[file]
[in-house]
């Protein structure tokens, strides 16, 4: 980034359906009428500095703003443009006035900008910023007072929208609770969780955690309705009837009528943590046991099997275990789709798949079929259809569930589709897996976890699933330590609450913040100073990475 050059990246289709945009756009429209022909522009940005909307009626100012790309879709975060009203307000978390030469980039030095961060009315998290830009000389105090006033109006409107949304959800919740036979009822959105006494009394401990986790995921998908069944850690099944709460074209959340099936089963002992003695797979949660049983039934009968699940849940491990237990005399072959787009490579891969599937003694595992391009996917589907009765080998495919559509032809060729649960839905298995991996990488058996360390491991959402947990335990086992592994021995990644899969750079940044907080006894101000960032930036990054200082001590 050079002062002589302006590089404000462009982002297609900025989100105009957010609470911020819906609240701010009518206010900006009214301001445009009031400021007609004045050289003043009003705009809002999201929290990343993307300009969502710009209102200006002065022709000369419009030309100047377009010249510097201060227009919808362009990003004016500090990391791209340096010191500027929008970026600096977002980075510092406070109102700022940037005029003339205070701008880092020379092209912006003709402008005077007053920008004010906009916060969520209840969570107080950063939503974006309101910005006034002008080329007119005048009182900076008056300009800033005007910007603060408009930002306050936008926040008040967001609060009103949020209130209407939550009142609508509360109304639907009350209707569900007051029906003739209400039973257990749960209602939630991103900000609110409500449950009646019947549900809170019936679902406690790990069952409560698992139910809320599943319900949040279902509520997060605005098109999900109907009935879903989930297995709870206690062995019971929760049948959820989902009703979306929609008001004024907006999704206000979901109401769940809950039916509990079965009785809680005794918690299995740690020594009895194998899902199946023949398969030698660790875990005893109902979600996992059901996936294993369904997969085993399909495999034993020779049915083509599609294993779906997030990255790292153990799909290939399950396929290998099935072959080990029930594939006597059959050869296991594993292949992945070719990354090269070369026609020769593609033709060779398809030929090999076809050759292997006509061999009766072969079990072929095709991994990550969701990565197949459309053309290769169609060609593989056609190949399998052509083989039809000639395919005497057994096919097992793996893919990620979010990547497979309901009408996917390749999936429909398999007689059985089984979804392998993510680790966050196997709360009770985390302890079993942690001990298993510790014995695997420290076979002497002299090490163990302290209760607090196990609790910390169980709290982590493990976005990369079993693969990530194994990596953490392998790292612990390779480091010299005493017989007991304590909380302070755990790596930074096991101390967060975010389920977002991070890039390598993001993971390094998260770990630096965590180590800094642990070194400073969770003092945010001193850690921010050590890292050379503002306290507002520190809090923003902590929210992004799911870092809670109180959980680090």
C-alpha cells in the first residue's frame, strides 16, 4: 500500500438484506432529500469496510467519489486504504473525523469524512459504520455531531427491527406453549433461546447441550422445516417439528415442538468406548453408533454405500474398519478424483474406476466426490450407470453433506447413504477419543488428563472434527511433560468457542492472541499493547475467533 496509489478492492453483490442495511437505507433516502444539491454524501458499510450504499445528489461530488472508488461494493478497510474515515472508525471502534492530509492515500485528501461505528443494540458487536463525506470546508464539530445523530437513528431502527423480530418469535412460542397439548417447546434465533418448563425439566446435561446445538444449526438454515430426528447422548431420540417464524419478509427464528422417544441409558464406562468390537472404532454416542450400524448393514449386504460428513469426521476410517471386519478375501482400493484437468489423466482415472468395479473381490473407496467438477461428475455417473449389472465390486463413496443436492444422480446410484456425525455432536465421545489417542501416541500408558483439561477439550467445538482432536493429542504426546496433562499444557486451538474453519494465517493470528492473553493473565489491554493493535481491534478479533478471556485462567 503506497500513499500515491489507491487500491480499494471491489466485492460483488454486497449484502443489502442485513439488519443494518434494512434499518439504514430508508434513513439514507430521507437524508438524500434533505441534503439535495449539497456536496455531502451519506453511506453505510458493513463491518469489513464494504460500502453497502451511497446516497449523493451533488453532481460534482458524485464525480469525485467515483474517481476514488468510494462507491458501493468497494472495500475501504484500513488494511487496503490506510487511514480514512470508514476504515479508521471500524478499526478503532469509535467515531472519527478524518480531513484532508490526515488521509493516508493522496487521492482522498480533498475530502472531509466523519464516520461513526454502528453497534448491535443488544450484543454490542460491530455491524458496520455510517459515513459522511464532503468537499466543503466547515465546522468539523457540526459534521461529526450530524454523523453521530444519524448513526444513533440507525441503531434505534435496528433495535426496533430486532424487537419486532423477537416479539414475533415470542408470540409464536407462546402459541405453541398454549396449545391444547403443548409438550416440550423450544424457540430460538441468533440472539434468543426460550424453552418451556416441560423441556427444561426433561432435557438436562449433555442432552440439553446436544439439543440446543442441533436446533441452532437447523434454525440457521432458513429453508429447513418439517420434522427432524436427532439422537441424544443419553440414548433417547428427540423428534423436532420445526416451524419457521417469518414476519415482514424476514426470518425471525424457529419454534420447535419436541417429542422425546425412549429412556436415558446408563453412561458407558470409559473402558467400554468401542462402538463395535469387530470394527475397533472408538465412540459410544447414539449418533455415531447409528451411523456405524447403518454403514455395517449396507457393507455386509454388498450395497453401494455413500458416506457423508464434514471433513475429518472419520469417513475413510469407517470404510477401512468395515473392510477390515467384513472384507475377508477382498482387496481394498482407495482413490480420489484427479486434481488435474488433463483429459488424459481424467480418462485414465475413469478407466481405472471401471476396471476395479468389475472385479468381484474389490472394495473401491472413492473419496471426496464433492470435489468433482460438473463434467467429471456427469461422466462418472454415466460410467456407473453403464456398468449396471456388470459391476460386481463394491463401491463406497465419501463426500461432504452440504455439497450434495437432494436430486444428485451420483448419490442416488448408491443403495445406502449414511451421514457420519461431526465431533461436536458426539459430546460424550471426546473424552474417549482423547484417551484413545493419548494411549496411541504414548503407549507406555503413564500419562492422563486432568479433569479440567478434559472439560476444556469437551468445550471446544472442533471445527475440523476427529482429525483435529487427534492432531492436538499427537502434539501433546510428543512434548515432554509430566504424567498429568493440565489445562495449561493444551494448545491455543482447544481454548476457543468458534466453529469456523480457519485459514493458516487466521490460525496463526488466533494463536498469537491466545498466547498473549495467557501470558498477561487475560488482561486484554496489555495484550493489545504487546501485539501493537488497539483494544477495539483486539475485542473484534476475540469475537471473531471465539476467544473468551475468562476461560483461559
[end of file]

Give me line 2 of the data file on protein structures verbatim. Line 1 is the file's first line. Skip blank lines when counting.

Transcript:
């Protein structure tokens, strides 16, 4: 980034359906009428500095703003443009006035900008910023007072929208609770969780955690309705009837009528943590046991099997275990789709798949079929259809569930589709897996976890699933330590609450913040100073990475 050059990246289709945009756009429209022909522009940005909307009626100012790309879709975060009203307000978390030469980039030095961060009315998290830009000389105090006033109006409107949304959800919740036979009822959105006494009394401990986790995921998908069944850690099944709460074209959340099936089963002992003695797979949660049983039934009968699940849940491990237990005399072959787009490579891969599937003694595992391009996917589907009765080998495919559509032809060729649960839905298995991996990488058996360390491991959402947990335990086992592994021995990644899969750079940044907080006894101000960032930036990054200082001590 050079002062002589302006590089404000462009982002297609900025989100105009957010609470911020819906609240701010009518206010900006009214301001445009009031400021007609004045050289003043009003705009809002999201929290990343993307300009969502710009209102200006002065022709000369419009030309100047377009010249510097201060227009919808362009990003004016500090990391791209340096010191500027929008970026600096977002980075510092406070109102700022940037005029003339205070701008880092020379092209912006003709402008005077007053920008004010906009916060969520209840969570107080950063939503974006309101910005006034002008080329007119005048009182900076008056300009800033005007910007603060408009930002306050936008926040008040967001609060009103949020209130209407939550009142609508509360109304639907009350209707569900007051029906003739209400039973257990749960209602939630991103900000609110409500449950009646019947549900809170019936679902406690790990069952409560698992139910809320599943319900949040279902509520997060605005098109999900109907009935879903989930297995709870206690062995019971929760049948959820989902009703979306929609008001004024907006999704206000979901109401769940809950039916509990079965009785809680005794918690299995740690020594009895194998899902199946023949398969030698660790875990005893109902979600996992059901996936294993369904997969085993399909495999034993020779049915083509599609294993779906997030990255790292153990799909290939399950396929290998099935072959080990029930594939006597059959050869296991594993292949992945070719990354090269070369026609020769593609033709060779398809030929090999076809050759292997006509061999009766072969079990072929095709991994990550969701990565197949459309053309290769169609060609593989056609190949399998052509083989039809000639395919005497057994096919097992793996893919990620979010990547497979309901009408996917390749999936429909398999007689059985089984979804392998993510680790966050196997709360009770985390302890079993942690001990298993510790014995695997420290076979002497002299090490163990302290209760607090196990609790910390169980709290982590493990976005990369079993693969990530194994990596953490392998790292612990390779480091010299005493017989007991304590909380302070755990790596930074096991101390967060975010389920977002991070890039390598993001993971390094998260770990630096965590180590800094642990070194400073969770003092945010001193850690921010050590890292050379503002306290507002520190809090923003902590929210992004799911870092809670109180959980680090």